Winter NAMM is the world’s largest trade show for musical instrument makers. It is a gear head’s paradise, filled to the brim with guitars, synths, amps, MIDI controllers, an impossibly loud section filled with drums, ukuleles, and all sorts of electronic noisemakers that generate bleeps and bloops. Think of it as CES, only with products people want to buy. We’re reporting no one has yet stuffed Alexa into a guitar pedal, by the way.
As with all trade shows, the newest gear is out, and it’s full of tech that will make your head spin. NAMM is the expression of an entire industry, and with that comes technical innovation. What was the coolest, newest stuff at NAMM? And what can hackers learn from big industry? There’s some cool stuff here, and a surprising amount we can use.
Continue reading “The Coolest Electronic Toys You’ll See At NAMM”
Lasers are such a fundamental piece of technology today that we hardly notice them. So cheap that they can be given away as toys and so versatile that they make everything from DVD players to corneal surgery a reality, lasers are one of the building blocks of the modern world. Yet lasers were once the exclusive province of physicists, laboring over expansive and expensive experimental setups that seemed more the stuff of science fiction than workhouse tool of communications and so many other fields. The laser has been wildly successful, and the story of its development is an intriguing tale of observation, perseverance, and the importance of keeping good notes.
Continue reading “First Light: The Story of the Laser”
If you have about an hour to kill, you might want to check out [Shahriar’s] video about the Stanford Research SR530 lock in amplifier (see below). If you know what a lock in amplifier is, it is still a pretty interesting video and if you don’t know, then it really is a must see.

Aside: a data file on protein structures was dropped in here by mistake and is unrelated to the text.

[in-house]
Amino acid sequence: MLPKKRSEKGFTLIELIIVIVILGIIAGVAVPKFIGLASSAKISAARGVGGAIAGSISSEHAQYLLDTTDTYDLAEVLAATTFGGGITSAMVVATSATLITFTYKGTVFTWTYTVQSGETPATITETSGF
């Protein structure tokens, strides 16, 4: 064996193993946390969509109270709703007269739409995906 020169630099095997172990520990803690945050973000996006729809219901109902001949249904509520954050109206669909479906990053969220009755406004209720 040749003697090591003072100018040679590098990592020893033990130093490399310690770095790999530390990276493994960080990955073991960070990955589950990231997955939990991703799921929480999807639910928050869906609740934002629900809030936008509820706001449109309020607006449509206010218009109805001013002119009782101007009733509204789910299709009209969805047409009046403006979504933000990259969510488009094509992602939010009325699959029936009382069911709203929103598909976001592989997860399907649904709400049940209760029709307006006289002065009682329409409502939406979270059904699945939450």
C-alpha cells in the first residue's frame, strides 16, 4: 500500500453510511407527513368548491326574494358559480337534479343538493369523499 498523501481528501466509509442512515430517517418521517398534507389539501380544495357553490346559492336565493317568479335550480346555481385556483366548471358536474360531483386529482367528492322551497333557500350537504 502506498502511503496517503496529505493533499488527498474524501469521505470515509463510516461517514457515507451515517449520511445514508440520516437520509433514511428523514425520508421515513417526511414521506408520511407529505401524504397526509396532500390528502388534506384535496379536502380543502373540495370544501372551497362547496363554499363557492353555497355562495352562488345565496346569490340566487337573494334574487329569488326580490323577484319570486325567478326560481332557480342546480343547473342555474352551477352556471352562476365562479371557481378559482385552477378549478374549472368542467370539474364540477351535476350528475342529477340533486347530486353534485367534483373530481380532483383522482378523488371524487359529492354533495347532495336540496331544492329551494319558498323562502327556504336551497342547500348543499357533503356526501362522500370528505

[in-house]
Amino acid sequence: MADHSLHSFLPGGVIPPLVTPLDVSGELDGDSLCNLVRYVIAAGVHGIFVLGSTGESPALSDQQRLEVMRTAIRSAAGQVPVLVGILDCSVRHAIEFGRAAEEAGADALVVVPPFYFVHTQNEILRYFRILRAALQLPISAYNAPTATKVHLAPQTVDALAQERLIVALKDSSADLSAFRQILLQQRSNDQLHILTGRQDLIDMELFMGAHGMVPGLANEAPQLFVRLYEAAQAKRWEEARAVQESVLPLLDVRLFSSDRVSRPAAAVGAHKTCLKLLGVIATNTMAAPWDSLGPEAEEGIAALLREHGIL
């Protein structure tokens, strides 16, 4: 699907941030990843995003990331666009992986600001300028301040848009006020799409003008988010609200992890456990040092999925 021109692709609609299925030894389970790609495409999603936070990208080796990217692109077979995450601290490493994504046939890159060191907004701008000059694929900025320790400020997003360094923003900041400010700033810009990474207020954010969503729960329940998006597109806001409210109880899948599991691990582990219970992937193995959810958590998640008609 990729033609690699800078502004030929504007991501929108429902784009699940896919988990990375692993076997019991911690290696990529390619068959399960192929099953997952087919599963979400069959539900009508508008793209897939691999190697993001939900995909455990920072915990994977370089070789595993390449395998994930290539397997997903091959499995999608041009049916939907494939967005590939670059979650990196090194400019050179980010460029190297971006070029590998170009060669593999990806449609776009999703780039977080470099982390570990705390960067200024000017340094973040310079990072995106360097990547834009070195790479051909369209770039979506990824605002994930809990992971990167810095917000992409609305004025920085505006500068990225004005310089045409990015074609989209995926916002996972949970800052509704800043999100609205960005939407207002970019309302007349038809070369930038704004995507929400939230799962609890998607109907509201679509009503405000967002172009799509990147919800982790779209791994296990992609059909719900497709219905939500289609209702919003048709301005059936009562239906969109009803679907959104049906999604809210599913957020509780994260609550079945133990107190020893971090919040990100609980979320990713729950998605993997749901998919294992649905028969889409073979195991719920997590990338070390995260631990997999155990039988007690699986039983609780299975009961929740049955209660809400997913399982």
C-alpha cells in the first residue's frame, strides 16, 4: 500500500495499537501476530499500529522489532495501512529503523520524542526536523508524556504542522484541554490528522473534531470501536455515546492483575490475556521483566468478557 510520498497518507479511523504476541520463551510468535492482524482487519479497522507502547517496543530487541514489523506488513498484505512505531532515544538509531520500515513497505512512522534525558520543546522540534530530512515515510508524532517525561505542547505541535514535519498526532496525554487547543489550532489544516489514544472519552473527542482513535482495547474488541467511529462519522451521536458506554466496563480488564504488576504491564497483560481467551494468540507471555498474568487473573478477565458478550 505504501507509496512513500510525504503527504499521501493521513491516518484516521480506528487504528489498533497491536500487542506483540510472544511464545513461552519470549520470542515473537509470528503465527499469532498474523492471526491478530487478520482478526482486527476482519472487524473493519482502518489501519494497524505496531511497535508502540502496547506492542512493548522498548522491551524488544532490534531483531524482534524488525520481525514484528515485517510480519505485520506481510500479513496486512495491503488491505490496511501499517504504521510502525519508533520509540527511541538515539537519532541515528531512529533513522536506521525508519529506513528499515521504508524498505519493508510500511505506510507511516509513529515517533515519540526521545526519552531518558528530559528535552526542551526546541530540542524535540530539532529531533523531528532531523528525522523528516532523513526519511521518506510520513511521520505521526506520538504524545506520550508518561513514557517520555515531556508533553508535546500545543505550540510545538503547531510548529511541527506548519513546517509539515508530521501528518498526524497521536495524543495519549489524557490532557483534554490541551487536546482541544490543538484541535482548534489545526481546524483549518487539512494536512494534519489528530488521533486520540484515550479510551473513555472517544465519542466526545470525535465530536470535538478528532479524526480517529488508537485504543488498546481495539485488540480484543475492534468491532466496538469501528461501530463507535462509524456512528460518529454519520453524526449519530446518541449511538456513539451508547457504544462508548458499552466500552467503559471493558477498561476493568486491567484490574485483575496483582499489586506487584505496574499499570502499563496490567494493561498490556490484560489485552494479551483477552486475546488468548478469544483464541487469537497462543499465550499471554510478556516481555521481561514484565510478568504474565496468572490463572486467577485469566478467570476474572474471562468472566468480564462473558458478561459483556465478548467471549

Most of the time, you think of an amplifier as just a circuit that makes a small signal bigger in some way — that is, increase the voltage or increase the current. But there are whole classes of amplifiers designed to reject noise and the lock in amplifier is one of them. [Shahriar’s] video discusses the math theory behind the amplifier, shows the guts, and demonstrates a few experiments (including measuring the speed of sound), as well.
Continue reading “Lock In Amplifiers”
It sounds like a scene from a movie. A dark night in London, 1972. A young man walks alone, heading home after a long night of practicing with his band. His heavy Fender bass slung over his back, he’s weary but excited about the future. As he passes a skip (dumpster for the Americans out there), a splash of color catches his attention. Wires – not building power wires, but thinner gauge electronics connection wire. A tinkerer studying for his Electrical Engineering degree, the man had to investigate. What he found would become rock and roll history, and the seed of mystery stretching over 40 years.
The man was John Deacon, and he had recently signed on as bassist for a band named Queen. Reaching into the skip, he found the wires attached to a circuit board. The circuit looked to be an amplifier. Probably from a transistor radio or a tape player. Queen hadn’t made it big yet, so all the members were struggling to get by in London.
Deacon took the board back home and examined it closer. It looked like it would make a good practice amplifier for his guitar. He fit the amp inside an old bookshelf speaker, added a ¼ “ jack for input, and closed up the case. A volume control potentiometer dangled out the back of the case. Power came from a 9-volt battery outside the amp case. No, not a tiny transistor battery; this was a rather beefy PP-9 pack, commonly used in radios back then. The amp sounded best cranked all the way up, so eventually, even the volume control was removed. John liked the knobless simplicity – just plug in the guitar and play. No controls to fiddle with.
And just like that, The Deacy amp was born.